I would argue that a key element to prefixing ‘industry’ with the word ‘creative’ has been the deepening of insecurity in work, the absence of welfare and diminished employee rights.

9 Comments leave one →
  1. October 13, 2011 8:45 pm

    Two observations.

    1. Working as a freelance – which I do, albeit not in the ‘creative industries’ – is really *not* the same as the experience of casualised labour your granddad experienced. For a few of us its much,much better – and much better than being employed- because our day rate, if </ul)we have saleable skills, is so much higher. But to get such saleable skills of course, one must first work for a pittance – or nothing as an 'intern' – and, as I am currently finding myself , skills that count as saleable in one year are not necessarily so in another. Skills are expensive to acquire and then 'age' and become outdated. The uncertainty of commerce has been put on the shoulders of individuals rather than firms: sometimes some people benefit from that, but other groups don't. Your granddad had all the downsides with very few upsides – unless the union negotiated it for him.

    2,But, y'know what, I don't think there is any going back. Security isn't going to be re-introduced into people's lives via security of employment, except in a minority of cases. It’s about finding political ways – like the Citizen’s Income – which allows them to mitigate and manage the inevitability of changes in the employment market. If skills are expensive to acquire and age quickly, someone has to fund the workers to acquire them, and any particular firm doesn’t hang around at the top of their game long enough to do that – where will Apple be in 20 years? The same place as IBM? – so it has to be the state.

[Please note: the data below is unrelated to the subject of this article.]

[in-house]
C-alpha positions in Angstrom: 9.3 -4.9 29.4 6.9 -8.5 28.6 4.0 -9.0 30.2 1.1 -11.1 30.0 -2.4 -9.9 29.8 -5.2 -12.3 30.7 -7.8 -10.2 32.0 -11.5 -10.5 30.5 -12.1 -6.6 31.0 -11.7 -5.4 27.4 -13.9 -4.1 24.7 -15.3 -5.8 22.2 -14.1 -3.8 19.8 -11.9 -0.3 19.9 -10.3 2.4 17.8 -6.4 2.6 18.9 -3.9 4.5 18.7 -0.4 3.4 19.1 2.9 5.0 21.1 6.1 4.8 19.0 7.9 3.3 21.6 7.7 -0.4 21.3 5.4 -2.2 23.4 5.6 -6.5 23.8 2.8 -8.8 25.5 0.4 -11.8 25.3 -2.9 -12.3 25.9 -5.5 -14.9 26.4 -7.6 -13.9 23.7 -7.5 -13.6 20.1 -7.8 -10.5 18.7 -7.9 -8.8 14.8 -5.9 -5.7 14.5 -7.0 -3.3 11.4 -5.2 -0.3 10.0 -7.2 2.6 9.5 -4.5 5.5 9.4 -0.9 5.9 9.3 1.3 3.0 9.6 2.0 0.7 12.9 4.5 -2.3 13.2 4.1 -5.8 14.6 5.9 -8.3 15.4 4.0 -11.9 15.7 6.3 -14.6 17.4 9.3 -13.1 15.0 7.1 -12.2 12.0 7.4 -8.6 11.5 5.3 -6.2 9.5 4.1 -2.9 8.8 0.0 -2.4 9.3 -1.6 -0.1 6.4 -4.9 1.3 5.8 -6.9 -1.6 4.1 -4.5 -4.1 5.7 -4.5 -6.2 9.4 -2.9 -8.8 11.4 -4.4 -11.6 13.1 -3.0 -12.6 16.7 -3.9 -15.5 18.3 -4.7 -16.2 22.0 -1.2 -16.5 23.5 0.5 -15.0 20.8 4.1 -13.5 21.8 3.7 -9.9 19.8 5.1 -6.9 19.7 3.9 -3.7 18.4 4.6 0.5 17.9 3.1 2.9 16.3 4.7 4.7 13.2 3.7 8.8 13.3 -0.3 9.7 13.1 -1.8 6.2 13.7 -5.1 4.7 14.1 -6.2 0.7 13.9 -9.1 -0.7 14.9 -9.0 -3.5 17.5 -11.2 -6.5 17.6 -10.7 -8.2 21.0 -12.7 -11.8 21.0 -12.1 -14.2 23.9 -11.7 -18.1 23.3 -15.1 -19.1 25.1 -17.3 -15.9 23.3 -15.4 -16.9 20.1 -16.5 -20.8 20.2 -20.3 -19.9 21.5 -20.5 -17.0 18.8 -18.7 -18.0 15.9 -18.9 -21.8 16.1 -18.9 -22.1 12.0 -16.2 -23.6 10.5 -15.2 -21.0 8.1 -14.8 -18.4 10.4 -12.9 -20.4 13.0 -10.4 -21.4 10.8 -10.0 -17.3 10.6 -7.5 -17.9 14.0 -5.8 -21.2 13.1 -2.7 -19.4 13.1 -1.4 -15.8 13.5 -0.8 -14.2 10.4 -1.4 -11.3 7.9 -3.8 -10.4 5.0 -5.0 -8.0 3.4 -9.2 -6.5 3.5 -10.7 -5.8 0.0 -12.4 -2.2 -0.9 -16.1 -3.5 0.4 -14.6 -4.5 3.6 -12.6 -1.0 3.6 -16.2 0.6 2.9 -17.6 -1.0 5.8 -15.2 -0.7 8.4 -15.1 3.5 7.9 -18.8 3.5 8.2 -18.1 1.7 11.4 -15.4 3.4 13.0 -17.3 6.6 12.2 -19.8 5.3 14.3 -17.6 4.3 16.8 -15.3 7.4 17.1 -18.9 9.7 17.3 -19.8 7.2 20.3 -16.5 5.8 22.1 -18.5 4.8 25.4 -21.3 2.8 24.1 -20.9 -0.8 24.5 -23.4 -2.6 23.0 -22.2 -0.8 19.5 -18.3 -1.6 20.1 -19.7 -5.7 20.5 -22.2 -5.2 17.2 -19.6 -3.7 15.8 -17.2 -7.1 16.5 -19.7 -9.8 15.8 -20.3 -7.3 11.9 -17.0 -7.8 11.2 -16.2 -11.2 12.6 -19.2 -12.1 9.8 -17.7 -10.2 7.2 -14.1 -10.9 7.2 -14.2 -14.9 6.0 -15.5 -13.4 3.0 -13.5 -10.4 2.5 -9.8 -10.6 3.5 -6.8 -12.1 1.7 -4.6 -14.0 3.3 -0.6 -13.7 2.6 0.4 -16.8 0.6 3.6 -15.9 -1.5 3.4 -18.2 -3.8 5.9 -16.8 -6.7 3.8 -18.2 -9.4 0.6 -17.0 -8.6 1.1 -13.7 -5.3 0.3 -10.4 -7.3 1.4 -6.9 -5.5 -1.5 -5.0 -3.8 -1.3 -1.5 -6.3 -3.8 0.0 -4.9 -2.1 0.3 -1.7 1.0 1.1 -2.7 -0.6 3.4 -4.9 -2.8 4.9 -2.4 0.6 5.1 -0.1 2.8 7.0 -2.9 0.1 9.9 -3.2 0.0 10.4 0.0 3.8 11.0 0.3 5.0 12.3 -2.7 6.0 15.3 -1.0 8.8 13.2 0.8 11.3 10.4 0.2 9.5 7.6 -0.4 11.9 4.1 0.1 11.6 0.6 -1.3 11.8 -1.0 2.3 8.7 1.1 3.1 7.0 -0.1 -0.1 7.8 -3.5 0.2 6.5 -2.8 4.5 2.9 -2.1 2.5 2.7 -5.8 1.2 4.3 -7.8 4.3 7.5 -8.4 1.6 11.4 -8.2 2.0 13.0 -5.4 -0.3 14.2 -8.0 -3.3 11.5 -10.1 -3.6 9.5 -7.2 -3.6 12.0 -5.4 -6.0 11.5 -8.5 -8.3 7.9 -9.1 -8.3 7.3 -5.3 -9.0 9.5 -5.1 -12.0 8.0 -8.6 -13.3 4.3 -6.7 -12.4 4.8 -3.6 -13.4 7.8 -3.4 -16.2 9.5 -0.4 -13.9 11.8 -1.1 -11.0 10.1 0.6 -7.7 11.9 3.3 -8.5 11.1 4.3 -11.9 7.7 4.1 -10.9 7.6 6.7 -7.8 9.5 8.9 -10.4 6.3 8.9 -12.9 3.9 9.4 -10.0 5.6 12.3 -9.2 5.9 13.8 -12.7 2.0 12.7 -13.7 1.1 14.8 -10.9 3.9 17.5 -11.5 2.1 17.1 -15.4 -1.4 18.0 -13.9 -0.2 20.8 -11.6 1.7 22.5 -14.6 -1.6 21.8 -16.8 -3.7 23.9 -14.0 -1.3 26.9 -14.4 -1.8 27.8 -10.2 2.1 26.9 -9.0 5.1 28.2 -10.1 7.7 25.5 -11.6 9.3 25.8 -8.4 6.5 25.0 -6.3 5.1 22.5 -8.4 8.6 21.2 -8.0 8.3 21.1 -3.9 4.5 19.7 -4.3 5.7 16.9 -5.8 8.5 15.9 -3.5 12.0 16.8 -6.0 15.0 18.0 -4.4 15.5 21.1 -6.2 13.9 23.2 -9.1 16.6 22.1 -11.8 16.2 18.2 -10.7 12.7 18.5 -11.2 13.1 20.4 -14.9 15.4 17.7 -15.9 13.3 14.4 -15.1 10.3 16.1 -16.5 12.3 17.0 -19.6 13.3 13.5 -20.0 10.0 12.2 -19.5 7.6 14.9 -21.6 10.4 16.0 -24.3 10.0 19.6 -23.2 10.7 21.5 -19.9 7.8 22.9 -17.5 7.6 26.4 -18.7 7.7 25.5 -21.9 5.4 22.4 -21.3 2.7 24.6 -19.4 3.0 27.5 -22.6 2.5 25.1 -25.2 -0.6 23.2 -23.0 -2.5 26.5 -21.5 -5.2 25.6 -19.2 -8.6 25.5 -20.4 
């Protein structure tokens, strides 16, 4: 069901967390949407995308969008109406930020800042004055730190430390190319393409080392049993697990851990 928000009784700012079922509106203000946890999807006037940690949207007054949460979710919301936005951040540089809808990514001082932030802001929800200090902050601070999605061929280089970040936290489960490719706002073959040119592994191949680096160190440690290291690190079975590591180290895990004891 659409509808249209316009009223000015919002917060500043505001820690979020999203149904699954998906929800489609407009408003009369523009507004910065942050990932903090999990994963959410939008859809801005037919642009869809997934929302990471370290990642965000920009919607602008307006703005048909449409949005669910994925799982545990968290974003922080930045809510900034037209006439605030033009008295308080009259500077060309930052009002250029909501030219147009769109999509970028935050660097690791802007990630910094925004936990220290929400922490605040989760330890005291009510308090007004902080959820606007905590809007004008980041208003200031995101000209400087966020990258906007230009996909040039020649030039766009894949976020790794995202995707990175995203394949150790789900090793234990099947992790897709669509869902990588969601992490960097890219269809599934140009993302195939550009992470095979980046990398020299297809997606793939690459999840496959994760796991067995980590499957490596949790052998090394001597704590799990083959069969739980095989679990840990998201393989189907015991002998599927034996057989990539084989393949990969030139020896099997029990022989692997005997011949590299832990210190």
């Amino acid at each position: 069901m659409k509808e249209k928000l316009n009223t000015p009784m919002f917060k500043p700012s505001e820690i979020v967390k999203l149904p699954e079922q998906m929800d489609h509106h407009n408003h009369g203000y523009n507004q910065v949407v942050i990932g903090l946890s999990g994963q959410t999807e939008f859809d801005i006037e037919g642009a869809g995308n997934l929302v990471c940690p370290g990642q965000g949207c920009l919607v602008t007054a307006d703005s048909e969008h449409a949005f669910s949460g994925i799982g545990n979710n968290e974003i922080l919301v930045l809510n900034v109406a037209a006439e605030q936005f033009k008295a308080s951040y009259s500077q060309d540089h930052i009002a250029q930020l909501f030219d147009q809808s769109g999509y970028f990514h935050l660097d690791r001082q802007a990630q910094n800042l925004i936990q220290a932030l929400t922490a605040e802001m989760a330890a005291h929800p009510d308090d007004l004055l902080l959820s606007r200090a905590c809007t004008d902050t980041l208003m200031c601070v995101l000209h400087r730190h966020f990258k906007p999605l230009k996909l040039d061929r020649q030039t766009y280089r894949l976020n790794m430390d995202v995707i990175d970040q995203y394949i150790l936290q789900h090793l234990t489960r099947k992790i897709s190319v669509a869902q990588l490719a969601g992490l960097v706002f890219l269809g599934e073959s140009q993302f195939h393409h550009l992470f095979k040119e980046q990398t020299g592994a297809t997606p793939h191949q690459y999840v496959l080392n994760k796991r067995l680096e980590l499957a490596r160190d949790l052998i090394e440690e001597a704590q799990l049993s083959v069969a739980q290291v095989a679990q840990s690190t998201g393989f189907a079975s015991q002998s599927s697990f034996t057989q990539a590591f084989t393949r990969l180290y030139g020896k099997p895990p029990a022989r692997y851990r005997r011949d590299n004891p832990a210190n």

2. Strategist permalink
    October 13, 2011 11:39 pm

    >>>Security isn’t going to be re-introduced into people’s lives via security of employment, except in a minority of cases.

    Wow, Charlie, that’s pretty stark. On first reading, I thought that was a counsel of despair. On second, maybe that you were a visionary – “we’re going to reintroduce security into people’s lives, without them having to grind away forever at a steady but dull job they don’t like”. On third, I couldn’t decide. One thing is sure, I am amazed that there is not a stronger political movement than there is to demand rights to basic social security.

    >>> “Working as a freelance… is really *not* the same as the experience of casualised labour your granddad experienced. For a few of us its much,much better.”

    Yes, but for many it *is* the same, or, as Rab says, actually worse. You are genuinely a freelance consultant, able to market and sought out for your particular expertise. So many people are purely working as casula labour, victims of the race to the bottom by companies to shed their social obligations to their staff & dependants on pensions, on training, on sick pay, holiday pay etc. A race to the bottom that can now clearly to be seen to have damaged every part of society, including the business sectors engaged in the race to the bottom.

    It’s a generational thing. I just hope that the young are going to rise up and really stick it to the old who are telling them that they can’t have even have the basics of what they themselves had and enjoyed.